Welcome to Thirsty Thursday, a weekly column where we pick a beer from our fridge and review it, because in a world where two new breweries launch every single week, sometimes we need some help sifting through all of the hops.
Certain beers, often ones that are harder to obtain, can only be discovered by word of mouth because, let’s face it, there’s a plethora of top notch breweries. Not only that, specific breweries only distribute to certain areas thanks to limited releases, hyper-fresh offerings or geography. If you’re a beer nerd like me, when you hear rumblings of a heavy-hitting brewery now distributing in your area from a fellow wannabe beer snob, you find out how to get your greedy mitts on it. But I actually got lucky with this week’s selection, as a friend saved me one from their four-pack – he was well on top of this midwest brewery spreading out and distributing on the east coast. The beer I’m talking about is King Sue and the brewery is Toppling Goliath Brewing Company.
While I wasn’t familiar with Toppling Goliath a month ago, apparently it’s been a heavy-hitter in Iowa and the surrounding states for quite some time, proving to be an up-and-comer brewery, one some people will make a destination on their travels to stop and load up. Don’t believe me, well BeerAdvocate ranked it as the world’s second-best brewery in 2015. It’s surprising for a brewery not in a hotbed spot like California or Vermont.
Founded in 2009 by Clark and Barbara Lewey in Decorah, Iowa after a successful stint homebrewing, Toppling Goliath has built a reputation of superb IPAs, stouts and barrel-aged offerings, with four regularly available flagship beers and another 30 rotating in kegs and cans throughout the year. Since it’s construction, the company’s 100-barrel brewhouse has left quite a local economic impact, even increasing Decorah’s population by 25 percent. That’s what happens when you make the world’s best beer of 2015.
King Sue has been a staple of Toppling Goliath’s lineup for a while now. It might’ve reached my area through distribution, like states such as Florida, but that doesn’t mean it’s easy to grab a bunch, since my local bottle shop, and several others in the area, had a one can limit or one four-pack limit. There’s no denying this 7.8 percent ABV, 100 IBUs DIPA is one of those holy grail beers on many drinkers’ lists. King Sue, which recently transitioned to 16-ounce cans last summer, has even been tinkered with, leading to Double Dry Hopped and Galaxy Dry Hopped pale ale versions called Pseudo-Sue.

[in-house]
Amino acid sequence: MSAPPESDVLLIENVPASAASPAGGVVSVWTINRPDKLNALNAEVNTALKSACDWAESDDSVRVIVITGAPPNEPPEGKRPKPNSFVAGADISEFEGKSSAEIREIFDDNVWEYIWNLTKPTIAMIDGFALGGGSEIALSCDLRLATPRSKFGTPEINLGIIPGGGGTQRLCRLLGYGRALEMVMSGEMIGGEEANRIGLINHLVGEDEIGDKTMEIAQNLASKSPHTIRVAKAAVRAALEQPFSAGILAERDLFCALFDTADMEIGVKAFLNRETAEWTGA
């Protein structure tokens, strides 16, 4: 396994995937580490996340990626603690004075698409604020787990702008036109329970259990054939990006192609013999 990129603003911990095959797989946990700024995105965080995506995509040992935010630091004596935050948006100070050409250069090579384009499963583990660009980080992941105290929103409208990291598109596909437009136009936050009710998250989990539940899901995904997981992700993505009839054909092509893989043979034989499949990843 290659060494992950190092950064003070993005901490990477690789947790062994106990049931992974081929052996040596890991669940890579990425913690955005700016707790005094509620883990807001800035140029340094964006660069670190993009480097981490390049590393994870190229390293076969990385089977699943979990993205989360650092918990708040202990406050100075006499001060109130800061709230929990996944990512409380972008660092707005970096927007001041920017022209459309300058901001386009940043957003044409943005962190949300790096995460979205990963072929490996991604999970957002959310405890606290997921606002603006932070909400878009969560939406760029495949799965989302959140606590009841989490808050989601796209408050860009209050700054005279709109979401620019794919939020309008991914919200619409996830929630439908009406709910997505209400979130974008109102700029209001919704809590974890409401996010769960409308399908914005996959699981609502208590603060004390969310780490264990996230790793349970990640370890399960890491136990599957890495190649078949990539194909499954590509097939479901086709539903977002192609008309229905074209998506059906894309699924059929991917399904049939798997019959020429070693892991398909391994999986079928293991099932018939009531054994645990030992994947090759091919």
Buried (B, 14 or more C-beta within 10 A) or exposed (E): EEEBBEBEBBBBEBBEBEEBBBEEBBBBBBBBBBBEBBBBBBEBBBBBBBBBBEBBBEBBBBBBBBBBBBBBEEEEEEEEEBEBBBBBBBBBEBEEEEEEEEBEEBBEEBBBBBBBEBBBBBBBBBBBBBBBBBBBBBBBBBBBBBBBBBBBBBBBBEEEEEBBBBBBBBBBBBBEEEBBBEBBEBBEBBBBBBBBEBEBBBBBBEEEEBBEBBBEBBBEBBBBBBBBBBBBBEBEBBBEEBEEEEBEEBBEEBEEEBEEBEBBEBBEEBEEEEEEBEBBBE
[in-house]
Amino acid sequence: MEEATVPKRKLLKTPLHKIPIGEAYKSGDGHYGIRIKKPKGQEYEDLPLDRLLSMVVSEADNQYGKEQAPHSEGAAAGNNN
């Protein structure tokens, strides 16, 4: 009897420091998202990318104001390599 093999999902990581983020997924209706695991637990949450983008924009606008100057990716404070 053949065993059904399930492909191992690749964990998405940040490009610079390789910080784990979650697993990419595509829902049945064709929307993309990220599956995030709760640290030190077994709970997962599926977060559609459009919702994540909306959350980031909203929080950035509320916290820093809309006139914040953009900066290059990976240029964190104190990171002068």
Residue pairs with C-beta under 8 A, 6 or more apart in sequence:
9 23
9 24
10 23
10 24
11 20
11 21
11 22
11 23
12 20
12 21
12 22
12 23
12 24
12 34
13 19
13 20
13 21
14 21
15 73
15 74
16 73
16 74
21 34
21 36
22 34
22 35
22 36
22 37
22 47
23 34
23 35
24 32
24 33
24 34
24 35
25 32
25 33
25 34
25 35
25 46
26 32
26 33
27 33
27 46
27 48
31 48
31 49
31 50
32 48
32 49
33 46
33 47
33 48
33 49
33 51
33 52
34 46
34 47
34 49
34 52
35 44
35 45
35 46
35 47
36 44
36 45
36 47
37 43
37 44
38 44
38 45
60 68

As eye-popping as it’s success might be, the artwork on the can is just as noticeable.
With a red, yellow and orange theme, the can features a humongous Tyrannosaurus rex belting out a Jurassic Park-like roar with a yellow background and red volcano at the bottom. And, unlike some of the recent Thirsty Thursday efforts, Toppling Goliath slaps an explanation of what drinker’s are about to enjoy on the label: “This lusciously hazy double IPA gains its hints of mango, orange, and pineapple from the use of the delicious Citra hop. All hail the king!”
I had the perfect glass for this one, my teku from Kane Brewing Company. When I popped the tab on the can, I immediately got a burst of hoppy citrus notes, as it emitted strong aromas of mango and orange as well as a little something sweet – it also had a very enjoyable dankness. Then it came time to pour. Pouring King Sue proved to be exquisite, with an abundantly cloudy yellow color that had a complete opaque of haze, giving it the look of a New England IPA, and a ton of slowly dissipating off-white fluffy head. Pouring it lazily would’ve proved slightly costly.
The taste of King Sue was just as good as the pour, thanks to a medium-bodied mouthfeel with a citrus-forward mango and orange taste, mixed well with a light, hoppy bitterness. I didn’t notice any of the pineapple as mentioned on the can but that’s not surprising. It finishes just a little dank, which helps make it refreshingly crisp while maintaining its robust flavor. One wasn’t enough and, to be honest, I wish I had picked up a four-pack of my own because it’s not just a great summer beer, it’s a blueprint for what DIPAs, and similar-tasting NEIPAs, should be.
Because I got this beer from a friend, I’m not sure what it’ll run you in stores, though I have to imagine a four-pack is somewhere in the typical $18-$22 range. When I checked out BeerAdvocate, I noticed the website gave it a perfect 100 score – and also ranked it as the No. 40 beer – and almost 2,700 ratings gave it an average score of 4.63. King Sue is practically as good as Heady Topper, the top-ranked Thirsty Thursday beer to date at 9.7, but not quite able to climb past it. I give it a reigning endorsement of 9.3 because it’s pretty, it’s delicious and it’s refreshing. You’re not going to find too many DIPAs better than this one out there. Hopefully, some of Toppling Goliath’s other more limited efforts make their way to my area.
Stay tuned for next week, because I might just try something from your favorite brewery.